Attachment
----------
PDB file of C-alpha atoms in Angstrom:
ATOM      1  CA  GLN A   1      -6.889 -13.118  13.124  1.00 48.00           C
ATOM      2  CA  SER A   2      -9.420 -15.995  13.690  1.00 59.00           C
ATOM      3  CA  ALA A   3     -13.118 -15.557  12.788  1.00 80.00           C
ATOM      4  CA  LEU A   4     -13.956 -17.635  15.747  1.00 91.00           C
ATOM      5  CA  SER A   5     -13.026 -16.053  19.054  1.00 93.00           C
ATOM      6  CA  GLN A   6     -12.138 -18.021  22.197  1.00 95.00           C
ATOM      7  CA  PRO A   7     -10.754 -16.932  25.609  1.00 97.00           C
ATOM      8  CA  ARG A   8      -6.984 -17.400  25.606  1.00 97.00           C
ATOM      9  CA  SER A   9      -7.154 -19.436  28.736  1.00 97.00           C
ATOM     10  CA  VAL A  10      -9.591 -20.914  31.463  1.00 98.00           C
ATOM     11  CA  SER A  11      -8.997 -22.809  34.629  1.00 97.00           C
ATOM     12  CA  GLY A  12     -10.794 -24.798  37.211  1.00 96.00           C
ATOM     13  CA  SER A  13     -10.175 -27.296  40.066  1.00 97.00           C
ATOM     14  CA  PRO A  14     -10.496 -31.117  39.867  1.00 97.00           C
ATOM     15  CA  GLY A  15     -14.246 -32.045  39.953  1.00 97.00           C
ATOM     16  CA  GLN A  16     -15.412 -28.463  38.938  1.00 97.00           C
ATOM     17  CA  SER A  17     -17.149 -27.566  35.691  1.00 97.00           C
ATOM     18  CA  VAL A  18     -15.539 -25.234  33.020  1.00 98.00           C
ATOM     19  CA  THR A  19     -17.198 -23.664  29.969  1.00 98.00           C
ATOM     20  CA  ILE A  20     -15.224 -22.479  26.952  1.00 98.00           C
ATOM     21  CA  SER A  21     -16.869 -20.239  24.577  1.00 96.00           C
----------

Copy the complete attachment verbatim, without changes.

PDB file of C-alpha atoms in Angstrom:
ATOM      1  CA  GLN A   1      -6.889 -13.118  13.124  1.00 48.00           C
ATOM      2  CA  SER A   2      -9.420 -15.995  13.690  1.00 59.00           C
ATOM      3  CA  ALA A   3     -13.118 -15.557  12.788  1.00 80.00           C
ATOM      4  CA  LEU A   4     -13.956 -17.635  15.747  1.00 91.00           C
ATOM      5  CA  SER A   5     -13.026 -16.053  19.054  1.00 93.00           C
ATOM      6  CA  GLN A   6     -12.138 -18.021  22.197  1.00 95.00           C
ATOM      7  CA  PRO A   7     -10.754 -16.932  25.609  1.00 97.00           C
ATOM      8  CA  ARG A   8      -6.984 -17.400  25.606  1.00 97.00           C
ATOM      9  CA  SER A   9      -7.154 -19.436  28.736  1.00 97.00           C
ATOM     10  CA  VAL A  10      -9.591 -20.914  31.463  1.00 98.00           C
ATOM     11  CA  SER A  11      -8.997 -22.809  34.629  1.00 97.00           C
ATOM     12  CA  GLY A  12     -10.794 -24.798  37.211  1.00 96.00           C
ATOM     13  CA  SER A  13     -10.175 -27.296  40.066  1.00 97.00           C
ATOM     14  CA  PRO A  14     -10.496 -31.117  39.867  1.00 97.00           C
ATOM     15  CA  GLY A  15     -14.246 -32.045  39.953  1.00 97.00           C
ATOM     16  CA  GLN A  16     -15.412 -28.463  38.938  1.00 97.00           C
ATOM     17  CA  SER A  17     -17.149 -27.566  35.691  1.00 97.00           C
ATOM     18  CA  VAL A  18     -15.539 -25.234  33.020  1.00 98.00           C
ATOM     19  CA  THR A  19     -17.198 -23.664  29.969  1.00 98.00           C
ATOM     20  CA  ILE A  20     -15.224 -22.479  26.952  1.00 98.00           C
ATOM     21  CA  SER A  21     -16.869 -20.239  24.577  1.00 96.00           C